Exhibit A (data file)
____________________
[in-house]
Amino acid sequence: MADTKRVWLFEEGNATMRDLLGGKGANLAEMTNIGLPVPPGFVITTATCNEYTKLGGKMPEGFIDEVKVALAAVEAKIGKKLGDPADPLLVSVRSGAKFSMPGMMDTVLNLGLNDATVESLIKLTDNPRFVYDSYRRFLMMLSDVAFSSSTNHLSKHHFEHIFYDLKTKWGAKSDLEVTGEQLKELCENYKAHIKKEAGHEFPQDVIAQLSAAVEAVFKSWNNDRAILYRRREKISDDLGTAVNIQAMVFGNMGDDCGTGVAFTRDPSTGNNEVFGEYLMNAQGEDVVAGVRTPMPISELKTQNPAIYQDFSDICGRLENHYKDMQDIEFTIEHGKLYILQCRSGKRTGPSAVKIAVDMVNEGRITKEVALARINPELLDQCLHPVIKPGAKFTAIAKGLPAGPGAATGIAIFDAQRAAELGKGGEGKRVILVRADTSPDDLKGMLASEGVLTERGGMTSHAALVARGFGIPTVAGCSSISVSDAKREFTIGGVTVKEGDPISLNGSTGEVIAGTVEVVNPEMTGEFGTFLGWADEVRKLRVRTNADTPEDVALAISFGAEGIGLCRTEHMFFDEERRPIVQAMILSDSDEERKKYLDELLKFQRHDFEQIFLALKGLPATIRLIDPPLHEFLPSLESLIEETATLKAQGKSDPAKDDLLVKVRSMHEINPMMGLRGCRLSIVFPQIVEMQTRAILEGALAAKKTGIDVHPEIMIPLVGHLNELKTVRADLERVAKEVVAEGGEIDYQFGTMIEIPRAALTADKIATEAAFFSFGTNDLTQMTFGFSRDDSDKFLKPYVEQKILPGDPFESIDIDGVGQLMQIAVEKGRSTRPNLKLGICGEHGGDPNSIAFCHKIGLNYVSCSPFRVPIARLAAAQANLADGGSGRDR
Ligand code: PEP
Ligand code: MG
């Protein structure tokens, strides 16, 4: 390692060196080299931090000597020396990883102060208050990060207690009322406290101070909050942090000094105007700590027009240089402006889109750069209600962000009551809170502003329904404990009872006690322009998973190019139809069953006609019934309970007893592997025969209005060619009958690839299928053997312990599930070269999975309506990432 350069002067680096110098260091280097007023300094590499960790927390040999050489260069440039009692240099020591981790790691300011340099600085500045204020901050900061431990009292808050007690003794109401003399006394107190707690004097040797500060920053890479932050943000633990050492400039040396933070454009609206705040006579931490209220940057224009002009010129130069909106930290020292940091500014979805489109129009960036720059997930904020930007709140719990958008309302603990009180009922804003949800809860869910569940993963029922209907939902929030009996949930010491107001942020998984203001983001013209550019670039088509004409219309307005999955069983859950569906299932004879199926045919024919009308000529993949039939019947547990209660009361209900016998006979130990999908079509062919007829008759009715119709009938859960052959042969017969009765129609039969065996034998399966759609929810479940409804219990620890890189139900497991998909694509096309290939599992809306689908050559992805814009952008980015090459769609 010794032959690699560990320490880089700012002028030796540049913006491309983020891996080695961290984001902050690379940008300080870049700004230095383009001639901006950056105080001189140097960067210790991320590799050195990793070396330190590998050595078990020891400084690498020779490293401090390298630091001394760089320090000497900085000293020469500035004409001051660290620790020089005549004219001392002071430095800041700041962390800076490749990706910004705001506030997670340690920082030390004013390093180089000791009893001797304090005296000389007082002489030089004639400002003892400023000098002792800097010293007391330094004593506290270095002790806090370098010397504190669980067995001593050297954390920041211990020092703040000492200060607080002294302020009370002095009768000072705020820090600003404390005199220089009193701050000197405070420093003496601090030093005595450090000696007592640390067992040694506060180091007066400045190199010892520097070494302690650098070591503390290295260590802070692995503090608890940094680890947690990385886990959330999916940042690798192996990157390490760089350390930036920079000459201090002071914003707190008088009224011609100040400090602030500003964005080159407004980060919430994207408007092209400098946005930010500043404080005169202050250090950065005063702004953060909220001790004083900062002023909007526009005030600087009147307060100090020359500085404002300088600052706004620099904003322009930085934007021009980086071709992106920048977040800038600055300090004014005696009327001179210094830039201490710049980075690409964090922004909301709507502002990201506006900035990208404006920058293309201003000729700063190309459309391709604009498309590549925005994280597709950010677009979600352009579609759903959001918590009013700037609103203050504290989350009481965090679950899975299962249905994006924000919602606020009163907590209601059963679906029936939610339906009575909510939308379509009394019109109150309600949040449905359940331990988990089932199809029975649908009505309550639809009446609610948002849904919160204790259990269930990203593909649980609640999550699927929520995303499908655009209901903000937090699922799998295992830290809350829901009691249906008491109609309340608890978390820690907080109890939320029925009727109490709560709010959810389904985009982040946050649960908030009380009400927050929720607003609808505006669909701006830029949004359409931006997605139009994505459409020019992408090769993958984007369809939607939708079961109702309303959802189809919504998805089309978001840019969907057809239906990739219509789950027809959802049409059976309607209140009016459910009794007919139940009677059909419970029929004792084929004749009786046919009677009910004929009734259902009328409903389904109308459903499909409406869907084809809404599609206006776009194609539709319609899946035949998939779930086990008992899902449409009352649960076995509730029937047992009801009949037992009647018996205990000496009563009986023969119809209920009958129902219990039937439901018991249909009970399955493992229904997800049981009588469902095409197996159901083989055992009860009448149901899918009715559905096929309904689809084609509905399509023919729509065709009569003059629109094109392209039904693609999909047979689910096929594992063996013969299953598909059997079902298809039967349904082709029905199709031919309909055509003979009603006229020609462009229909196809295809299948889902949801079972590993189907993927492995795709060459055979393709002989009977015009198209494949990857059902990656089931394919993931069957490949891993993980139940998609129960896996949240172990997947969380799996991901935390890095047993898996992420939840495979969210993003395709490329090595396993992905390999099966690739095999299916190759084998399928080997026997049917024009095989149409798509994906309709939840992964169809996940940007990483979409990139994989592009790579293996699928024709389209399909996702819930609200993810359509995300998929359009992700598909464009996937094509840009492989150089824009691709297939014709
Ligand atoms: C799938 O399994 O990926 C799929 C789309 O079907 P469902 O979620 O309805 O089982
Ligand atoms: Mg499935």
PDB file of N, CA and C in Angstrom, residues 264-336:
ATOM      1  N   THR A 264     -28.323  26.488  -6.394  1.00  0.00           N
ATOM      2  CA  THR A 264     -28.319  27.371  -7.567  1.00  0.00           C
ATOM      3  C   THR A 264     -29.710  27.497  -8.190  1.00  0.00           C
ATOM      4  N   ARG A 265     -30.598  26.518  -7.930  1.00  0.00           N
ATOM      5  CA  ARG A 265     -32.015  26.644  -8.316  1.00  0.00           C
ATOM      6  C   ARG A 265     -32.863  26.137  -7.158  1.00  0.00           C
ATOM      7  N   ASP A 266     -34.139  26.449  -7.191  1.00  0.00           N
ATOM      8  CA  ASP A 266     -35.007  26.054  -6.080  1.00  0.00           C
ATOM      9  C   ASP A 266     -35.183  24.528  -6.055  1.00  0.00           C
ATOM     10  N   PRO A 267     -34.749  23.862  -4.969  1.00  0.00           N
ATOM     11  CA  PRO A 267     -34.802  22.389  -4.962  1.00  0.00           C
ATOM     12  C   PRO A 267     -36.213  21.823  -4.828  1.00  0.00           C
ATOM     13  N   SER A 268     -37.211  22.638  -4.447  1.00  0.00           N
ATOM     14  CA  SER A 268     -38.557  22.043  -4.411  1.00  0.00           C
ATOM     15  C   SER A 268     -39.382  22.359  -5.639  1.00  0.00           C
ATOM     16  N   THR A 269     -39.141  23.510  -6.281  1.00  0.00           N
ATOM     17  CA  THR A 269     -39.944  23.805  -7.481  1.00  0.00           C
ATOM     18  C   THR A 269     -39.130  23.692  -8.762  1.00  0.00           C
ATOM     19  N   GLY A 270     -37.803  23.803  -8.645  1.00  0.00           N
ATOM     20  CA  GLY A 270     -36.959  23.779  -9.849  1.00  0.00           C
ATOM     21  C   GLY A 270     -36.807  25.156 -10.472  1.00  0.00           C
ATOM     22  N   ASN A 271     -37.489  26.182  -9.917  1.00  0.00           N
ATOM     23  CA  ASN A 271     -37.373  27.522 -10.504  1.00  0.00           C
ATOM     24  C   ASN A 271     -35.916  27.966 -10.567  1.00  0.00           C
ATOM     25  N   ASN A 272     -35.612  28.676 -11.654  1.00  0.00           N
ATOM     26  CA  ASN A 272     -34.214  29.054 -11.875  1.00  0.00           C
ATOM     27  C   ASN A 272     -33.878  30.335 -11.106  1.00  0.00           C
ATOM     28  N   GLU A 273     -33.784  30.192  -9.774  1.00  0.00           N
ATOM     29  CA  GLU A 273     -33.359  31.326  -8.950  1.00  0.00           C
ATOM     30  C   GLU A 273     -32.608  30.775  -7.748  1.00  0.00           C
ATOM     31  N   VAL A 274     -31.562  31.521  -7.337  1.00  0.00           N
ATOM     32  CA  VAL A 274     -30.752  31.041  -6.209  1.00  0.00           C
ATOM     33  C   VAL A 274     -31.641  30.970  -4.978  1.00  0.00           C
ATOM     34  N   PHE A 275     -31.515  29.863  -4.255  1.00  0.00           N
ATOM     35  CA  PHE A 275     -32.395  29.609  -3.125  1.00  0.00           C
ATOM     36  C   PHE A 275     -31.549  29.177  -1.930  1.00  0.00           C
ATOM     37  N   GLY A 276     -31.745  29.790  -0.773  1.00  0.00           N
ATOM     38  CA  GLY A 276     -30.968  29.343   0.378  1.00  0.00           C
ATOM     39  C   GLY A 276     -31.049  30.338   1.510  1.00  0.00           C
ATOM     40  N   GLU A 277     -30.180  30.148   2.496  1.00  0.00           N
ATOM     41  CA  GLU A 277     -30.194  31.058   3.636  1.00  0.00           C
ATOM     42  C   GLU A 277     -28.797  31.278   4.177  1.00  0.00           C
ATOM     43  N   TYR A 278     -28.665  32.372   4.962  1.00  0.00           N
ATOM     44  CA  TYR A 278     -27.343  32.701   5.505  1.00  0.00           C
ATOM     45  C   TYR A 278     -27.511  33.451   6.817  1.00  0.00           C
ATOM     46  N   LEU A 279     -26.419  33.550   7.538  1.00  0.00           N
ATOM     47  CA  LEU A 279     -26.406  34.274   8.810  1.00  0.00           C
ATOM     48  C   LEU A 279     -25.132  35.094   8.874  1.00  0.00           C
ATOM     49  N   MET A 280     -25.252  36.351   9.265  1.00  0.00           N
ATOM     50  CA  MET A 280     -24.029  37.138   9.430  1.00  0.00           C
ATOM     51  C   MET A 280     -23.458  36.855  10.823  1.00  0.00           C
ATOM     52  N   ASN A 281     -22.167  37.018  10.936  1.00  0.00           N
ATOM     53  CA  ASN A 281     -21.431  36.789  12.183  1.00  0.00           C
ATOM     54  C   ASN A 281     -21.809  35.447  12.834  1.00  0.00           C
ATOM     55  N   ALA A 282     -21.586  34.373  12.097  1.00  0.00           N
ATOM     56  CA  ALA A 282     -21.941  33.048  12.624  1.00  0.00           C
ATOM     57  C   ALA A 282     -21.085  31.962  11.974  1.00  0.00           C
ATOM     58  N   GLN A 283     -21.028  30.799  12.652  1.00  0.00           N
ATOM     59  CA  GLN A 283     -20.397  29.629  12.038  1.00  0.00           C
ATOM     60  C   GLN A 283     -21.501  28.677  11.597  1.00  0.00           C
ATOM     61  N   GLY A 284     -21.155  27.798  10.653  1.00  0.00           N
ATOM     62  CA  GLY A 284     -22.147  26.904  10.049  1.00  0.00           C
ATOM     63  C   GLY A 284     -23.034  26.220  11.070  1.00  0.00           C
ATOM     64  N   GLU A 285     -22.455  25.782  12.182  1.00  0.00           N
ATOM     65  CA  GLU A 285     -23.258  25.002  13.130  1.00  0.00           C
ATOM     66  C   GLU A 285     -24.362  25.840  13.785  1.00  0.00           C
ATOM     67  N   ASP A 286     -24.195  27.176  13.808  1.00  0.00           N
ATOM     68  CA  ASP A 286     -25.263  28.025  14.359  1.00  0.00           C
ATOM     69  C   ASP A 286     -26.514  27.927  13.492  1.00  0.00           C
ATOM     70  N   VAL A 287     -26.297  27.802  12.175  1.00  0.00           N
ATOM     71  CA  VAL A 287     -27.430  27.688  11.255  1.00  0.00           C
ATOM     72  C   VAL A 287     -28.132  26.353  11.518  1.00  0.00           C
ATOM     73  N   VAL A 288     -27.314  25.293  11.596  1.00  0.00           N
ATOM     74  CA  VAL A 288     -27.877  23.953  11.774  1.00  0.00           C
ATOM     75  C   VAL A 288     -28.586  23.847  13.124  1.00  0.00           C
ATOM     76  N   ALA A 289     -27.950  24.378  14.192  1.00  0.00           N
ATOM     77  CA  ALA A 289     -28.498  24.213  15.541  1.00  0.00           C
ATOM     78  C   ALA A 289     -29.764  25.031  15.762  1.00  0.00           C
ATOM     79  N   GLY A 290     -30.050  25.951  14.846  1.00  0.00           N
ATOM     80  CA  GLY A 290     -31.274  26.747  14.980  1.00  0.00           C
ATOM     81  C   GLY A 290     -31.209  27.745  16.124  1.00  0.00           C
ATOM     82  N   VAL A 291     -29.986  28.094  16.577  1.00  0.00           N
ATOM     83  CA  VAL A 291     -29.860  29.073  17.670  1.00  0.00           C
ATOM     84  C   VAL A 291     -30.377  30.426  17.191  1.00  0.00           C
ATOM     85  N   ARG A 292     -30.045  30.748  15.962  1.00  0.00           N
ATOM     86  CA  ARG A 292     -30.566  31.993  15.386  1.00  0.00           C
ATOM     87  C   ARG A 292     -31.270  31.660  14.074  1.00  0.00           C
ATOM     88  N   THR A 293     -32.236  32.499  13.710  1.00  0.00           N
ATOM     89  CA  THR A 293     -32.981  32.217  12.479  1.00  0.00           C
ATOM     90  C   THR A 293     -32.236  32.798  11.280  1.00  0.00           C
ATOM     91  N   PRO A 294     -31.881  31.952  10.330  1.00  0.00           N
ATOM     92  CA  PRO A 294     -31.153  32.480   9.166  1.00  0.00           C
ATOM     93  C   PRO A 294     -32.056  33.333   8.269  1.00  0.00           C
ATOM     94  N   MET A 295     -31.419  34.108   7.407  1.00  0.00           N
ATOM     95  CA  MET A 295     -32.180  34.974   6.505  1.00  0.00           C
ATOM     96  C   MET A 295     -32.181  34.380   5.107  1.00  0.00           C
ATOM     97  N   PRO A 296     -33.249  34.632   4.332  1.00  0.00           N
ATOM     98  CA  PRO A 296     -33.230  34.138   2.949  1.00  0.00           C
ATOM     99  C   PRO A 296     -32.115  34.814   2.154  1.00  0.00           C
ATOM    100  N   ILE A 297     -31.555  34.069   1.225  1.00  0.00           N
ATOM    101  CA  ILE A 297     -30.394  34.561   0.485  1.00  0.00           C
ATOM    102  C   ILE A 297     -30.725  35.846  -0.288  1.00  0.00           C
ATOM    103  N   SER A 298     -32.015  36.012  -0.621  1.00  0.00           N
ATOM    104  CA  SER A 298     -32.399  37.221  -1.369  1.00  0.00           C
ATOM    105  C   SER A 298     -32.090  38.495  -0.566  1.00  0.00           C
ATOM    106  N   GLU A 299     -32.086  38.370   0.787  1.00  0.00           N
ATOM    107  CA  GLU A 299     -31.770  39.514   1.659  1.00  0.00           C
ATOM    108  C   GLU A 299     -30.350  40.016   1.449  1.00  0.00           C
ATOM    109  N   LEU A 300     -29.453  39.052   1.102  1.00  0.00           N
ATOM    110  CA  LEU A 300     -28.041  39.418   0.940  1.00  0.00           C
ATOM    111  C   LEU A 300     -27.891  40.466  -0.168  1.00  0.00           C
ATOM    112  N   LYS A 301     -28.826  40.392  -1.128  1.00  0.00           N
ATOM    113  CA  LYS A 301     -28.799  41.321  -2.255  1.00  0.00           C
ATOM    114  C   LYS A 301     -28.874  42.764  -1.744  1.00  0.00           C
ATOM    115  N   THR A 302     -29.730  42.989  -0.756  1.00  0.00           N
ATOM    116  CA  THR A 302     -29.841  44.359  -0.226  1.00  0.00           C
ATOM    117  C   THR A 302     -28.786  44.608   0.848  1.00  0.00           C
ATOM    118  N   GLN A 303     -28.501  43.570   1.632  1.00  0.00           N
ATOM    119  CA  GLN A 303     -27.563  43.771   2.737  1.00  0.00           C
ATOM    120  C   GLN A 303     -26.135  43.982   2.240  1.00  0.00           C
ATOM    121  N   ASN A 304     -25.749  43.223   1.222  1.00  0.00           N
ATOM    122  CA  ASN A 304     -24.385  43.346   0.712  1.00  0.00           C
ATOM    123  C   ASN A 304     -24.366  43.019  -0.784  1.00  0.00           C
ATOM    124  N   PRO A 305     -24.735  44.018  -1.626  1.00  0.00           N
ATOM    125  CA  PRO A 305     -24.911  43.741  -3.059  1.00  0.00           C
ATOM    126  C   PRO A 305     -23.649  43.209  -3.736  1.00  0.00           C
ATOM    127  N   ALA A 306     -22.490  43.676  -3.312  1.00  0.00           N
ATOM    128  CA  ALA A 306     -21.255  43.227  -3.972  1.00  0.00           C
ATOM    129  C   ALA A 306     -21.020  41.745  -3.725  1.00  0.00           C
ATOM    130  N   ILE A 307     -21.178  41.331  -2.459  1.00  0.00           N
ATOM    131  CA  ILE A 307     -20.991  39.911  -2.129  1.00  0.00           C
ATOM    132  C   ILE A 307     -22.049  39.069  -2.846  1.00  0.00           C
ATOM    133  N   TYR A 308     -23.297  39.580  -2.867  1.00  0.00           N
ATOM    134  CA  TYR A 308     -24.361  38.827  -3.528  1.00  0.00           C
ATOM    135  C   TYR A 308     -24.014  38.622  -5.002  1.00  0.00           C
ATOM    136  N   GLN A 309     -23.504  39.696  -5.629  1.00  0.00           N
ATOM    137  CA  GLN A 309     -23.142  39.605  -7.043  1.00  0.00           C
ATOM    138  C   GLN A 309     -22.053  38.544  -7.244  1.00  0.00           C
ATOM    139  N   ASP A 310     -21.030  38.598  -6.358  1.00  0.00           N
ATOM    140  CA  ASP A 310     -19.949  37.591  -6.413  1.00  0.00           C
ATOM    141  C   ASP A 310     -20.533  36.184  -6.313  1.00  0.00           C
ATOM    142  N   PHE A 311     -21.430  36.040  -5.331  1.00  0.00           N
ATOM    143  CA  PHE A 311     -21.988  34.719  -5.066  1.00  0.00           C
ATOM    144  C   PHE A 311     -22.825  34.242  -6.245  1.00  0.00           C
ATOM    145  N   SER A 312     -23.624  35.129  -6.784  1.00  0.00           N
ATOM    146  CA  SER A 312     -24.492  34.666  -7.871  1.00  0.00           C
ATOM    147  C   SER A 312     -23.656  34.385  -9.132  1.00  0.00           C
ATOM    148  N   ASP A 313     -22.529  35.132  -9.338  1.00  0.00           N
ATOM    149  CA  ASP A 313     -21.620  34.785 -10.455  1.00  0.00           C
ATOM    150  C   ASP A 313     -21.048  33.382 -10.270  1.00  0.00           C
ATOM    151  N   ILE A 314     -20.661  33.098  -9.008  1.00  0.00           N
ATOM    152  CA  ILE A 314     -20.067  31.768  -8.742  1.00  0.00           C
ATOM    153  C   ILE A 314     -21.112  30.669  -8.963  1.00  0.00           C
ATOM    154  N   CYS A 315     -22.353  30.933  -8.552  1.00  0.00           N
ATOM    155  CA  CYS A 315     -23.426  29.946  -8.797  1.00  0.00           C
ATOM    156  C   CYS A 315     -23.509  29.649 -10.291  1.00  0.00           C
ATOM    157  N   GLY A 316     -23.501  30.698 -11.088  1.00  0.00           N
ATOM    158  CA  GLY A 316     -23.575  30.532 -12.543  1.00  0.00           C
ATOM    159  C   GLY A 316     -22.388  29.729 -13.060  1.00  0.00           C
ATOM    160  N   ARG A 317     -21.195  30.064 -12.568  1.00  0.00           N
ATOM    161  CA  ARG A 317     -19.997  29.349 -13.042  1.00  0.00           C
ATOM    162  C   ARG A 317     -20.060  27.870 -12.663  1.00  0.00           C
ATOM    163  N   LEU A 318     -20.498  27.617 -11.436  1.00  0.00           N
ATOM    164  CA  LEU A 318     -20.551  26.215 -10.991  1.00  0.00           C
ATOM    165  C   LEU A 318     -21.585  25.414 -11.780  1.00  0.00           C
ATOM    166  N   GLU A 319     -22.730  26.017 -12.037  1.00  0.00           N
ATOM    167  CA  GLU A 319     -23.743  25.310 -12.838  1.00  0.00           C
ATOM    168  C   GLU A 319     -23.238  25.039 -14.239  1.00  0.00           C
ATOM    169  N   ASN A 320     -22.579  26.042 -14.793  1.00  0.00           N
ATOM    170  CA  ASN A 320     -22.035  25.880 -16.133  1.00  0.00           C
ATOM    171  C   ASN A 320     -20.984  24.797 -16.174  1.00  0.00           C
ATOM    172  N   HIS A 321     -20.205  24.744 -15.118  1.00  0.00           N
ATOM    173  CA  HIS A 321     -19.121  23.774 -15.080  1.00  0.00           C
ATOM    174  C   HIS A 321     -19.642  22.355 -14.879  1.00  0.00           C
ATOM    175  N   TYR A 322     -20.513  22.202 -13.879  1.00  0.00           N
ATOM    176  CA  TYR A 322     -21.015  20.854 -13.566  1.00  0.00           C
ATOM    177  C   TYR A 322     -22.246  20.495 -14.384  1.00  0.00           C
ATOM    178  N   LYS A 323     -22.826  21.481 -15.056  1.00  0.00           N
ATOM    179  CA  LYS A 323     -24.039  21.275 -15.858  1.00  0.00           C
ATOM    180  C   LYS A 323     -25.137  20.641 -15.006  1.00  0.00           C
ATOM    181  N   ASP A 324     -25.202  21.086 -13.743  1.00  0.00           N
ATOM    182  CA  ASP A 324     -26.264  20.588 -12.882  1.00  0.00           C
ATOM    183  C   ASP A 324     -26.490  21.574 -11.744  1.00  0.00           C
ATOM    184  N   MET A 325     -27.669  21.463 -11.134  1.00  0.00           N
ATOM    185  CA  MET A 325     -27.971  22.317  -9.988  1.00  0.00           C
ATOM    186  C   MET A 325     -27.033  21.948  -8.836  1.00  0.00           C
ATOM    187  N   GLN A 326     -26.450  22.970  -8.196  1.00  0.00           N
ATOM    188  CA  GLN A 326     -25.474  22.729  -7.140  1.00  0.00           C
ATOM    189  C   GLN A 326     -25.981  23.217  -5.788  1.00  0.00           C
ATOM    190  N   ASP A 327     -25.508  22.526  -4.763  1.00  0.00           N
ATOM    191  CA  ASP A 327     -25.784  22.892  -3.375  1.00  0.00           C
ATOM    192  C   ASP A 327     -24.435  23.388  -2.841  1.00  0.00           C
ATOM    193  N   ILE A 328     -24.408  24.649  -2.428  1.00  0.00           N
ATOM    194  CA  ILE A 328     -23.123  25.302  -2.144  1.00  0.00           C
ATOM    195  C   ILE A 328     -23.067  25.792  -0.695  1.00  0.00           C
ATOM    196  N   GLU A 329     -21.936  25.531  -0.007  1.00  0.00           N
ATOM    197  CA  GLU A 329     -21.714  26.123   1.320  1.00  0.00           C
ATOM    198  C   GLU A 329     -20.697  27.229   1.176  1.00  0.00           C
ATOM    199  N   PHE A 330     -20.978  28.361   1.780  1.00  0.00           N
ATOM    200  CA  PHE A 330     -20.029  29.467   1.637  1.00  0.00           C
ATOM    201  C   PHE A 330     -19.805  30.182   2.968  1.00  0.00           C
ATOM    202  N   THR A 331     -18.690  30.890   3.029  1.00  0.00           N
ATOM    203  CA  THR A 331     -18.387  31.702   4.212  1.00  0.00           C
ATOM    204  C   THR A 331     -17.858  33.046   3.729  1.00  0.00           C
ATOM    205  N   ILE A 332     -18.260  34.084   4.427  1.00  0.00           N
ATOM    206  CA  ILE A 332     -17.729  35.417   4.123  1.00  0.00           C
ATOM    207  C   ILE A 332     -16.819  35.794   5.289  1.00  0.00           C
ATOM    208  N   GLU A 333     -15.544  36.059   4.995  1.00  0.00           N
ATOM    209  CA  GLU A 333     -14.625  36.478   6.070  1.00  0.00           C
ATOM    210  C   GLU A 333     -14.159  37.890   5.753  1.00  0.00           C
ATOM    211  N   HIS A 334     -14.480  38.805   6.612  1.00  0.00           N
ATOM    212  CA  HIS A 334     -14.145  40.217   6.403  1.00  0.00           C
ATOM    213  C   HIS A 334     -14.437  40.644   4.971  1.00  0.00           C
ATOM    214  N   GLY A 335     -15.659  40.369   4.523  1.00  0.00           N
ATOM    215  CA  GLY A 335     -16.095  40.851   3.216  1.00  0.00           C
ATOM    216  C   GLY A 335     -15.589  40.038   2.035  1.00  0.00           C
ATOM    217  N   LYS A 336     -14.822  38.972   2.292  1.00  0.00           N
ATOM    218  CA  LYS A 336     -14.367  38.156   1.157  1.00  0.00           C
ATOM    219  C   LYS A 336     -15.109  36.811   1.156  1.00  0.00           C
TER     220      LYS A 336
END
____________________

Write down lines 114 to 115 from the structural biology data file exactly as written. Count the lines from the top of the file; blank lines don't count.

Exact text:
ATOM    106  N   GLU A 299     -32.086  38.370   0.787  1.00  0.00           N
ATOM    107  CA  GLU A 299     -31.770  39.514   1.659  1.00  0.00           C